All these programs, public and private, reflect a basic premise: Productive aging stimulates and encourages healthy aging. Productive aging reflects an empowered consumer, but the empowered consumer can function as such only with the requisite information. So, as a society, why don’t we stop worrying exclusively about the care of seniors only after that care becomes necessary? Rather, let’s work with seniors to live healthier lives by empowering them to make their own decisions. The place they should be aging is within themselves, and helping them with that will benefit all of us.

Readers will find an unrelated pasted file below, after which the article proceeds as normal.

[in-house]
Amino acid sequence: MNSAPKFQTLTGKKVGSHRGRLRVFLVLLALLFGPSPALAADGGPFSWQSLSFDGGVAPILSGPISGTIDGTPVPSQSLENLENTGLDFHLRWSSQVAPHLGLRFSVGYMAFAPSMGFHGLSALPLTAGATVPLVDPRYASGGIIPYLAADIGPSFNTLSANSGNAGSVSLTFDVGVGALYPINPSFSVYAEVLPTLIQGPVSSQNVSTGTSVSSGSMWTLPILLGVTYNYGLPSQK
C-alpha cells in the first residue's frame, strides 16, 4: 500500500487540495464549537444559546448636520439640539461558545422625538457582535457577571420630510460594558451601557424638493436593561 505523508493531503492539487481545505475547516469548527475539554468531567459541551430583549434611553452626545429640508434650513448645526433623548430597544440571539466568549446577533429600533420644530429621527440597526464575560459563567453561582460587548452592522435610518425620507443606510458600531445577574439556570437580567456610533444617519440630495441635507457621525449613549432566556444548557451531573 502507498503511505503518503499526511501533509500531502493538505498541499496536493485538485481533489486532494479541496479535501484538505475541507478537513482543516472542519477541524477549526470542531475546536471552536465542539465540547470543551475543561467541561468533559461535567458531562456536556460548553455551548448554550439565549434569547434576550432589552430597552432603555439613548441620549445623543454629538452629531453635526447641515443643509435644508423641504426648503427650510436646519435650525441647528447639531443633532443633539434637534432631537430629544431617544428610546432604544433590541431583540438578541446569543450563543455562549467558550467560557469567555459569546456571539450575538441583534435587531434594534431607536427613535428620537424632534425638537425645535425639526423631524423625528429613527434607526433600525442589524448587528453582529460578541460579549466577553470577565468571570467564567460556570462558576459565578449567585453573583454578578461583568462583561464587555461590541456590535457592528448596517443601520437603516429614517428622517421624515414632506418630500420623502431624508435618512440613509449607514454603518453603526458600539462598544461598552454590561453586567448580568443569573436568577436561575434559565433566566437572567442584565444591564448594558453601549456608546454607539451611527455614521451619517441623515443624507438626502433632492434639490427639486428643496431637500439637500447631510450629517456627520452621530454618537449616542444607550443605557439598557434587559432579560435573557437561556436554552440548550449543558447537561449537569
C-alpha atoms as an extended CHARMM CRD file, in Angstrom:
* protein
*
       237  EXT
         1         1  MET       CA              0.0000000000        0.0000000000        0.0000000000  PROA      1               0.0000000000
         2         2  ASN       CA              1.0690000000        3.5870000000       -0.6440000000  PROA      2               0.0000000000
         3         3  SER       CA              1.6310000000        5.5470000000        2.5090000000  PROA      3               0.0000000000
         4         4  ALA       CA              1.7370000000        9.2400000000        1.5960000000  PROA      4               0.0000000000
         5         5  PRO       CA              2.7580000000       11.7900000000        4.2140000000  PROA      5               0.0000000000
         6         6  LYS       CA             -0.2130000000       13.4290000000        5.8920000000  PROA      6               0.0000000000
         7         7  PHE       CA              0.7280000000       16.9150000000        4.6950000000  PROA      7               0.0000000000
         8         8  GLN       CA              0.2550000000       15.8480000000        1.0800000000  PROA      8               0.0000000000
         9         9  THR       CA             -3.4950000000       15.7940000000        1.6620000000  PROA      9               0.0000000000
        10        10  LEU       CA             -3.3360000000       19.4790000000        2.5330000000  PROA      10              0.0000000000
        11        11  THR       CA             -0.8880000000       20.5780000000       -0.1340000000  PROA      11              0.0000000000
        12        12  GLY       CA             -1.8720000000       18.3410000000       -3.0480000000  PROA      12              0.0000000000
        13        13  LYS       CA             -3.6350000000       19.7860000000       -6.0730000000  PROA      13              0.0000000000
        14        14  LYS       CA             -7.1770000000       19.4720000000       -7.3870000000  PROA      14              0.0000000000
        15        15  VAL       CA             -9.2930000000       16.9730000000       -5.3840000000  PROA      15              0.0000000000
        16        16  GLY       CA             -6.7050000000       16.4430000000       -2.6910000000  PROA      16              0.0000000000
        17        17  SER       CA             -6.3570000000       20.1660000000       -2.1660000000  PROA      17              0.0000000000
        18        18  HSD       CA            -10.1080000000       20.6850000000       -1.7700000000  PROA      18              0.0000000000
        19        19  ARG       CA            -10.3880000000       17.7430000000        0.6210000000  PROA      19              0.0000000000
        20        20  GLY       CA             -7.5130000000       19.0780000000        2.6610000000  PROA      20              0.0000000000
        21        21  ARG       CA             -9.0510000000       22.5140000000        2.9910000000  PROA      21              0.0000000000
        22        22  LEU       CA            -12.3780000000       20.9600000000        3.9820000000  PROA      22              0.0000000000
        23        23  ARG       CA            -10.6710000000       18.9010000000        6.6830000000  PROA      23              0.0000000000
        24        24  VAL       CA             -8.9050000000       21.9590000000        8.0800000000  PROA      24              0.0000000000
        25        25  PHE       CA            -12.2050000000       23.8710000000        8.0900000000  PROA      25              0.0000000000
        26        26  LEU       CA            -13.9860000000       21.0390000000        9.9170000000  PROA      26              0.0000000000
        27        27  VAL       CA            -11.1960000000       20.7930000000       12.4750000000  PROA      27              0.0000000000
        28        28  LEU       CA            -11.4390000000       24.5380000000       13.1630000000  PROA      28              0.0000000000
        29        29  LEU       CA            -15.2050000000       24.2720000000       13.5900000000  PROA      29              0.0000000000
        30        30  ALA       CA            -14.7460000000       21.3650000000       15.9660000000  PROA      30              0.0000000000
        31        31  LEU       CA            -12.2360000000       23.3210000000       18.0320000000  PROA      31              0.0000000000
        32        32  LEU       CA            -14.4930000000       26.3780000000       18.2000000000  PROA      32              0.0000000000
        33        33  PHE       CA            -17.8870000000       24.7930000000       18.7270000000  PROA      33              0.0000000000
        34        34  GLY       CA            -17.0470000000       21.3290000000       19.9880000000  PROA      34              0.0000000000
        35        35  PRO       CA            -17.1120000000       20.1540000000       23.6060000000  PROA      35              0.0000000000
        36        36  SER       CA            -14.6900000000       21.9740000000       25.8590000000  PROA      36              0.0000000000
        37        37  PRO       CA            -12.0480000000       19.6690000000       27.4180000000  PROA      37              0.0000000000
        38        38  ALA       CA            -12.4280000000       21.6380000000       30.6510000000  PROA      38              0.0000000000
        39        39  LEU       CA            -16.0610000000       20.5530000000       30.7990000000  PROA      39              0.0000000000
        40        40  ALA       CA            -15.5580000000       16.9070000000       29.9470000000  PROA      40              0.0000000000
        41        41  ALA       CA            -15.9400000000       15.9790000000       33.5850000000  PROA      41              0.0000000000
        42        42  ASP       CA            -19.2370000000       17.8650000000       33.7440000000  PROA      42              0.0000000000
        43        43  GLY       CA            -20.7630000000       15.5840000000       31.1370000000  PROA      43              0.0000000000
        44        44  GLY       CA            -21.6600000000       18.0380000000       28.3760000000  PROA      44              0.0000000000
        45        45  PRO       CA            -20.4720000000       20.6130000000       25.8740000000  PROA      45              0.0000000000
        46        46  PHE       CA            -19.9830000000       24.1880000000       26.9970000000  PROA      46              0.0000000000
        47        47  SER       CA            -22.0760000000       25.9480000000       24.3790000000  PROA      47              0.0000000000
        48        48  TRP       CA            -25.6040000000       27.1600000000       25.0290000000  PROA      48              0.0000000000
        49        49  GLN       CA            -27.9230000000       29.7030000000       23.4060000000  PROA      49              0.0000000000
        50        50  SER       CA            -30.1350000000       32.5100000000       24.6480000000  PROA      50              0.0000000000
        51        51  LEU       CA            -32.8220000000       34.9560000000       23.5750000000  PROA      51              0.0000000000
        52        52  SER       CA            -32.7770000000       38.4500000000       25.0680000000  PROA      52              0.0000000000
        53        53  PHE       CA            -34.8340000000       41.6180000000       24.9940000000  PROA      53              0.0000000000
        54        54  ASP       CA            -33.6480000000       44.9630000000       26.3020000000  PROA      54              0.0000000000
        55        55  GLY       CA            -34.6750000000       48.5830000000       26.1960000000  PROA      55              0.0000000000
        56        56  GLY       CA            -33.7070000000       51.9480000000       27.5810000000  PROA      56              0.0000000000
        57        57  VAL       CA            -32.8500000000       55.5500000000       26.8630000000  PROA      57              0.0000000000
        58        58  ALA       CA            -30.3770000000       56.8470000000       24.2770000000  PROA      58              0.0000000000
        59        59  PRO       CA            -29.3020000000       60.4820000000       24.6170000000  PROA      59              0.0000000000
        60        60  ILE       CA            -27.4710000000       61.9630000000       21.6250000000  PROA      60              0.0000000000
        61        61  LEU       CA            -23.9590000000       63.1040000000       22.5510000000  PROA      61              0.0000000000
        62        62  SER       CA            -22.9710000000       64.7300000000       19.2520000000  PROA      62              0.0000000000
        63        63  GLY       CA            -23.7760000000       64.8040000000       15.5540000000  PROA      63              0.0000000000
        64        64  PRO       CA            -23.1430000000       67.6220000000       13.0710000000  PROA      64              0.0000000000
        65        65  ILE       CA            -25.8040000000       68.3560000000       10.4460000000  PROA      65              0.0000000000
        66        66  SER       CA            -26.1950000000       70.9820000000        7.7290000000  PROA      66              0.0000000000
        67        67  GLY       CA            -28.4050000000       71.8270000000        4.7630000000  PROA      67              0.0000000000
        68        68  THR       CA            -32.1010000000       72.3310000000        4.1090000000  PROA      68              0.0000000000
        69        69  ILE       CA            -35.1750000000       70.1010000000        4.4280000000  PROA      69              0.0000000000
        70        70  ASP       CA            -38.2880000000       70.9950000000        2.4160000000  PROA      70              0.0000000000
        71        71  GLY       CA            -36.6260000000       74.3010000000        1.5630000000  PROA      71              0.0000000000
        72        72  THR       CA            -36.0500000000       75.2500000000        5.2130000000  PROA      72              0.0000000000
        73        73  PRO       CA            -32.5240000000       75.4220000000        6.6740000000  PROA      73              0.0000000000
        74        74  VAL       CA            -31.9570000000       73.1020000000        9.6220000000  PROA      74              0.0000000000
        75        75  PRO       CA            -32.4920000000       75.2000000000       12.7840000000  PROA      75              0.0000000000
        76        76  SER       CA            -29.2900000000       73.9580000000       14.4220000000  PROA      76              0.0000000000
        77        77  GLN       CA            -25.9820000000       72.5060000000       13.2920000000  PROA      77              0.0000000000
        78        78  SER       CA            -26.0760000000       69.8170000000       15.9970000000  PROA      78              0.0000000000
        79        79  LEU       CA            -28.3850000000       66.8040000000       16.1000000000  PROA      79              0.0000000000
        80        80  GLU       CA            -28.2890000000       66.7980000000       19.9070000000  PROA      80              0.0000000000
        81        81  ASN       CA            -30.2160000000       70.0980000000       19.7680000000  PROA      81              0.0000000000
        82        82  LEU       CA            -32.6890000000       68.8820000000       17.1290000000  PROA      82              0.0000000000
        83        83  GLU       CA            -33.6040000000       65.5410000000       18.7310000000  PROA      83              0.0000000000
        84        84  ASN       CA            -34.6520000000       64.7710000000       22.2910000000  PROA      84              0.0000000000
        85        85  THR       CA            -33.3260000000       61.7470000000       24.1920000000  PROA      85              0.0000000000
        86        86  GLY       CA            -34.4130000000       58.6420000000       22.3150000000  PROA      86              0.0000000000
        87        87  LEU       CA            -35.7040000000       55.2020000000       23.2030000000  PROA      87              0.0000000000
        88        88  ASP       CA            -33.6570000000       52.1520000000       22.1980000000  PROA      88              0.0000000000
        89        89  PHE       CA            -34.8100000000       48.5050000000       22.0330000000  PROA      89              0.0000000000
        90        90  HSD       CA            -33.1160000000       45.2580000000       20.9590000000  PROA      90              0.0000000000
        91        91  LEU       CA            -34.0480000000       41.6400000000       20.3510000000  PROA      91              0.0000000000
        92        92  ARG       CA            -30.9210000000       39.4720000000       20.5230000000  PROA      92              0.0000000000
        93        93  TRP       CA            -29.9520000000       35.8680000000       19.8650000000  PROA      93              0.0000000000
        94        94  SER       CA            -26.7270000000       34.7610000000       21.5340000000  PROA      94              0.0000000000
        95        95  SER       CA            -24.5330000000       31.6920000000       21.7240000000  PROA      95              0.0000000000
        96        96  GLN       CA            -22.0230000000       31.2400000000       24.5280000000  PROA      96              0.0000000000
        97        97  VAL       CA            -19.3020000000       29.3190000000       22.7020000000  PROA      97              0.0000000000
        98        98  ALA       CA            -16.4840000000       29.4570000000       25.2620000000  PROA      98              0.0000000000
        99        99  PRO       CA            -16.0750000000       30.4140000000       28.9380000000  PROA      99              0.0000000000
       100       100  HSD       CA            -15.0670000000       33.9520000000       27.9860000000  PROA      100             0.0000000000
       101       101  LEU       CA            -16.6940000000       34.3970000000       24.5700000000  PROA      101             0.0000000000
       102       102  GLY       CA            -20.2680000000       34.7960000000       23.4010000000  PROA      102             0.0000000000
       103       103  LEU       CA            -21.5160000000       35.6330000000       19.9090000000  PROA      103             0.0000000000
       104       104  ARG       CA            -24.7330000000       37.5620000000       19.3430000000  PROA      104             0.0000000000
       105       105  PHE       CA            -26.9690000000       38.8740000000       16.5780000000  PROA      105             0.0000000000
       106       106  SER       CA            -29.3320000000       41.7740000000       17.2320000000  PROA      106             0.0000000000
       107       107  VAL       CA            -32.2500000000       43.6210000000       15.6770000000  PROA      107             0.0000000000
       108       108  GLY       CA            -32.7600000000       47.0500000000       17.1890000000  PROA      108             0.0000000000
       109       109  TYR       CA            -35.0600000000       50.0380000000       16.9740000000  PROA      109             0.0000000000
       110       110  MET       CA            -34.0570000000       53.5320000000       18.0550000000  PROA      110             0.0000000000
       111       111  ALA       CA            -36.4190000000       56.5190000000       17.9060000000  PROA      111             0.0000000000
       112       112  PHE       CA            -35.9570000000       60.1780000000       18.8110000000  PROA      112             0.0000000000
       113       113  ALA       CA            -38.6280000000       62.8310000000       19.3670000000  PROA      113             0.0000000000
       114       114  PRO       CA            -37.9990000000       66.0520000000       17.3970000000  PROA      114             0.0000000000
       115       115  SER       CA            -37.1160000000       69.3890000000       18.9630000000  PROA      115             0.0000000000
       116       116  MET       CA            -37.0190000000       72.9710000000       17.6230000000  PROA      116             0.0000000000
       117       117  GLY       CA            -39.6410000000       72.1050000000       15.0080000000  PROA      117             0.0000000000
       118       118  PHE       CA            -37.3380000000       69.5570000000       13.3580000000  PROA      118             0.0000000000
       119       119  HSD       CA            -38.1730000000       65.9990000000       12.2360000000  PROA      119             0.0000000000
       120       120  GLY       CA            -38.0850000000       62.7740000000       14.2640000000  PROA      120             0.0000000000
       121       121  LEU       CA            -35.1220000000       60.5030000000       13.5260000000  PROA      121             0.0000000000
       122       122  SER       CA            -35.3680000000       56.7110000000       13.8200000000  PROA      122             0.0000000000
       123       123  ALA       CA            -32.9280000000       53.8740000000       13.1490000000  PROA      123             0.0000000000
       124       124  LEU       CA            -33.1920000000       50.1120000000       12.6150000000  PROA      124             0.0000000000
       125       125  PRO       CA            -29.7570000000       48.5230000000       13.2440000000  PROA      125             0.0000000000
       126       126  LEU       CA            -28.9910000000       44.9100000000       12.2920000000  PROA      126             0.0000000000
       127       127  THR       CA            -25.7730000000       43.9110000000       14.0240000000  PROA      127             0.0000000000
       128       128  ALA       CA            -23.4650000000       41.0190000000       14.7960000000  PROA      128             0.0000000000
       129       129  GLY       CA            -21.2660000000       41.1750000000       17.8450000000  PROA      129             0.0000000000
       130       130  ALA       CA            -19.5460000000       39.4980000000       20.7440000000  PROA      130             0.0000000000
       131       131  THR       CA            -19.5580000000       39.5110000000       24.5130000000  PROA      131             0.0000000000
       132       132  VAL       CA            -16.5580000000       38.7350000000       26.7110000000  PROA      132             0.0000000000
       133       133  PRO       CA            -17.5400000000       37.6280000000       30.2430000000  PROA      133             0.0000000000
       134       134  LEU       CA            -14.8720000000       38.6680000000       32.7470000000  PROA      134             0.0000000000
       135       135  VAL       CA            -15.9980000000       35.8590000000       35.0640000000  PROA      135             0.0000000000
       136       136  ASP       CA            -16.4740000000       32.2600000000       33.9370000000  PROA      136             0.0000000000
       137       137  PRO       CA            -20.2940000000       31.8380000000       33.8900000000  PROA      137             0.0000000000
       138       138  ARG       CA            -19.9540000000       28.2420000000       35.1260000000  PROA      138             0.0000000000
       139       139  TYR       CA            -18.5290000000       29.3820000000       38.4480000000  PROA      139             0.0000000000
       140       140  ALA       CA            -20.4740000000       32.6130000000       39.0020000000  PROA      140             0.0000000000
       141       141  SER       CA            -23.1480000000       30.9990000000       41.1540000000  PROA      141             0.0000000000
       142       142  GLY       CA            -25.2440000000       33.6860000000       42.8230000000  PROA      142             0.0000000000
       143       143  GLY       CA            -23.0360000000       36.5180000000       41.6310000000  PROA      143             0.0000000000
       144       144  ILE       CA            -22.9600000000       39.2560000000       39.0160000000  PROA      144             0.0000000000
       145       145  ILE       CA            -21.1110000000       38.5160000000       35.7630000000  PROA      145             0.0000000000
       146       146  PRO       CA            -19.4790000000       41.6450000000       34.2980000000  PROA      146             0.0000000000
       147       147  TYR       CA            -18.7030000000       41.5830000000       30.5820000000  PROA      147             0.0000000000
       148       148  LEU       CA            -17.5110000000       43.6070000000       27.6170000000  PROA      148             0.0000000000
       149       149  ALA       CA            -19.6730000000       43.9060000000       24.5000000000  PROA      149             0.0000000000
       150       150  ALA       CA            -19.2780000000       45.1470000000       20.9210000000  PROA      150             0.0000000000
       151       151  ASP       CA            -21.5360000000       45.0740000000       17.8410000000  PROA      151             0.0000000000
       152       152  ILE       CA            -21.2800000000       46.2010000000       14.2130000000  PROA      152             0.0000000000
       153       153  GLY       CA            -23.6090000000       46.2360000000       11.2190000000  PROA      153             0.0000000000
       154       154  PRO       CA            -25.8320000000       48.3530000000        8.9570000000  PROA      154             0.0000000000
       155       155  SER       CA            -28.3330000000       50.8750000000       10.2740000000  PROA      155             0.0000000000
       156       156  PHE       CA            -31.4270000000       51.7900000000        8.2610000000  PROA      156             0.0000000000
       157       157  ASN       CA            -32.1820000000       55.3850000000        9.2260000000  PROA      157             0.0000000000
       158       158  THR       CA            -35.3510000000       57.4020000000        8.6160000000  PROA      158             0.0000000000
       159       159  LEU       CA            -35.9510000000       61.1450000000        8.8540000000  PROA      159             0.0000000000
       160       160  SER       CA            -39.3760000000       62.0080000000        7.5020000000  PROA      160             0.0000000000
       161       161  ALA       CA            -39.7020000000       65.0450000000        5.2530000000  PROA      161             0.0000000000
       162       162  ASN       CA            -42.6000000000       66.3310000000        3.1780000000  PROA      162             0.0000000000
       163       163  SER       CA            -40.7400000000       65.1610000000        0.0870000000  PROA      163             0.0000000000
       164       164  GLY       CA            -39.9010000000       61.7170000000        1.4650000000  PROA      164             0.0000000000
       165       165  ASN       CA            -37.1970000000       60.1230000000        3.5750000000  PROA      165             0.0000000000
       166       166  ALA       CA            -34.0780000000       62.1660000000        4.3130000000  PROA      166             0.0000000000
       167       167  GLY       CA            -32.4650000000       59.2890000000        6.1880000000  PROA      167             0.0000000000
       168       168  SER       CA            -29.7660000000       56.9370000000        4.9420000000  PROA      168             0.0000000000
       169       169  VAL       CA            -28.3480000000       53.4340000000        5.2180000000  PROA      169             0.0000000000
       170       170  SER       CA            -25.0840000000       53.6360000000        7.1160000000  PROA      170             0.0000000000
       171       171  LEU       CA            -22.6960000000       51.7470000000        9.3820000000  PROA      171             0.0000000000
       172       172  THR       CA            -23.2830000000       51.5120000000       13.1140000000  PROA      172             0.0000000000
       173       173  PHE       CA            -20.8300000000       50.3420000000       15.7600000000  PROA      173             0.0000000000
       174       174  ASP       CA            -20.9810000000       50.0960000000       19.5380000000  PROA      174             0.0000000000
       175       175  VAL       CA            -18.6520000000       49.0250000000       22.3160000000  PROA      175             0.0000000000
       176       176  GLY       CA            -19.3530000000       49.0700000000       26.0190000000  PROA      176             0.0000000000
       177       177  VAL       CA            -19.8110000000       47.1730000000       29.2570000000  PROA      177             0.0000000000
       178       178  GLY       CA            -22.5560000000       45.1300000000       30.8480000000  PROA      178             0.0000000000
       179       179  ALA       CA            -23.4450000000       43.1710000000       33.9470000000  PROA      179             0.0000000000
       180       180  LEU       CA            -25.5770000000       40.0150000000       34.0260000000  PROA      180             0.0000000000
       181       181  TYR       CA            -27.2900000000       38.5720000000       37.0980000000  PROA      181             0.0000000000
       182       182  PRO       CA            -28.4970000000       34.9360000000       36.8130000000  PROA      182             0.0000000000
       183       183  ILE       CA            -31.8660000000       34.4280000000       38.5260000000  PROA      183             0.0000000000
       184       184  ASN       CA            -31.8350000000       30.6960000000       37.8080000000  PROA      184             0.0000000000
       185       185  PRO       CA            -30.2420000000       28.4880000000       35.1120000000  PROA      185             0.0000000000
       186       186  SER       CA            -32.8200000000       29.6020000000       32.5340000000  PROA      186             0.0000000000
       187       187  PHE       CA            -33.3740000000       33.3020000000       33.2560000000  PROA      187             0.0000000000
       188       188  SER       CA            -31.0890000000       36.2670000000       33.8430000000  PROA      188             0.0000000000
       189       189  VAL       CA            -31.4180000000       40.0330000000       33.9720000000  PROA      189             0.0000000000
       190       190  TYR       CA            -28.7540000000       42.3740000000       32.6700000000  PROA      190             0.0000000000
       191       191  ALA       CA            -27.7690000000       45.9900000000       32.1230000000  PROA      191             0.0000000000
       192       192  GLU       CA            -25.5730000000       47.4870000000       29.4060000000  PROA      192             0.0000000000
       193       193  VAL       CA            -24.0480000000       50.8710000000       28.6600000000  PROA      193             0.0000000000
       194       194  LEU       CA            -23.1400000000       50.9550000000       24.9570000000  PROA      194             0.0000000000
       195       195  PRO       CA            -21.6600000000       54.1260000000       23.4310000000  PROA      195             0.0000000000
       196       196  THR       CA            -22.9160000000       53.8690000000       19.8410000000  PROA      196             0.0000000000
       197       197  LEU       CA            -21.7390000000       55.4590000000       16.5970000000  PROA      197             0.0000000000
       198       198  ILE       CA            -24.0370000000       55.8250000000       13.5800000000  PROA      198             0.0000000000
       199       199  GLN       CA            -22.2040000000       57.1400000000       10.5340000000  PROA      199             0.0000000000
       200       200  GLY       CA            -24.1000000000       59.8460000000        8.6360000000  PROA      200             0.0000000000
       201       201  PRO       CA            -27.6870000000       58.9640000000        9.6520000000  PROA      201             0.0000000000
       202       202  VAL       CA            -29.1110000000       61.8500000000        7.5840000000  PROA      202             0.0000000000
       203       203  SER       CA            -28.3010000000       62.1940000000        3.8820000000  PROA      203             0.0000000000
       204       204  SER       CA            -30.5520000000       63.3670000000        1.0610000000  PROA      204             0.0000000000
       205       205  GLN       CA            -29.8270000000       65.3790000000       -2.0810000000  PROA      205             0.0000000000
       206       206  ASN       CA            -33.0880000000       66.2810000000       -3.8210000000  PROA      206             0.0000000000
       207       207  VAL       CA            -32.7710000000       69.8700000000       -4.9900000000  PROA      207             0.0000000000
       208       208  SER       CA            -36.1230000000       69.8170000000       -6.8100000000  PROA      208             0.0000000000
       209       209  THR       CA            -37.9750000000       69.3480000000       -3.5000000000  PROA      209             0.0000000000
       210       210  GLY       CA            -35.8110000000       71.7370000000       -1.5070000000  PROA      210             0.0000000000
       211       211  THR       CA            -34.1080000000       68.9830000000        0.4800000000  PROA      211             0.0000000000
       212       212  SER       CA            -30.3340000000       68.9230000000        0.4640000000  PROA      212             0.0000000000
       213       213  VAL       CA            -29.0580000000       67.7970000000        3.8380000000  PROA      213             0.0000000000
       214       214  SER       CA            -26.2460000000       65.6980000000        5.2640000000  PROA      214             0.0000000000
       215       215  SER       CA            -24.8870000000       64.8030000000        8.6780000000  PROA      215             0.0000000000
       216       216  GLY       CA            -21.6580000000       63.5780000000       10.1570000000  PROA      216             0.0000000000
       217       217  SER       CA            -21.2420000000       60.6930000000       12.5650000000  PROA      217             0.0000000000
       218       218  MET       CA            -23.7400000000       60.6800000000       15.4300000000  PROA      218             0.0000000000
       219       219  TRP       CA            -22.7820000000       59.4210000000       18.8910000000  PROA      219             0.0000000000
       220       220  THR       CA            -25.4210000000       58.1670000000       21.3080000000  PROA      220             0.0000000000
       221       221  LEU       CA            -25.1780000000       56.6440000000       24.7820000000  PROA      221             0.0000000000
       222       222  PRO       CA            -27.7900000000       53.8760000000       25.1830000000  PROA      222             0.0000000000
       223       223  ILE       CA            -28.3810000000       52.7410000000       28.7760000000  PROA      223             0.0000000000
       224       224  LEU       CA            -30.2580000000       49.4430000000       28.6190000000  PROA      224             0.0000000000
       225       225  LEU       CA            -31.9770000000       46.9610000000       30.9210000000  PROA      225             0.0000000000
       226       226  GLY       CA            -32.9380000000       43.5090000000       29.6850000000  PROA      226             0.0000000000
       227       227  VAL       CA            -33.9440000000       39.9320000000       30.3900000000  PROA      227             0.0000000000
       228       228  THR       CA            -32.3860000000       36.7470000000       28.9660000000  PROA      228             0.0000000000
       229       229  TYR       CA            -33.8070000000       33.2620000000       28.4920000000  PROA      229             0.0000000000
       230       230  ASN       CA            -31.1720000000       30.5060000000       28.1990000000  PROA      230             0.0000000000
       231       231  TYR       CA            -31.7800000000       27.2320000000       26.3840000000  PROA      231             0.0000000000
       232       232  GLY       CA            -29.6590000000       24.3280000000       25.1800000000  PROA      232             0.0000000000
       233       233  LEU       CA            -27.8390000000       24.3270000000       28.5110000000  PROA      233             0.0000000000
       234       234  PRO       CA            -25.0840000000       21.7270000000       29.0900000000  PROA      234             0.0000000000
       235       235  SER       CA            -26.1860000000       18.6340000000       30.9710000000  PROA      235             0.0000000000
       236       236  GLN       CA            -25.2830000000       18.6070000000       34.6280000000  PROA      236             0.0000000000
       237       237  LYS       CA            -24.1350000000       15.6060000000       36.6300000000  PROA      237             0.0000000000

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Paul R. Willging, PhD, was involved in long-term care policy development at the highest levels for more than 20 years. For 16 years as president/CEO of the American Health Care Association, Dr. Willging went on to cofound the successful Johns Hopkins Seniors Housing and Care postgraduate program (cosponsored by the National Investment Center for the Seniors Housing & Care Industries), and later served as president/CEO of the Assisted Living Federation of America. He has enjoyed an equally long-lived reputation for offering outspoken, often provocative views on long-term care.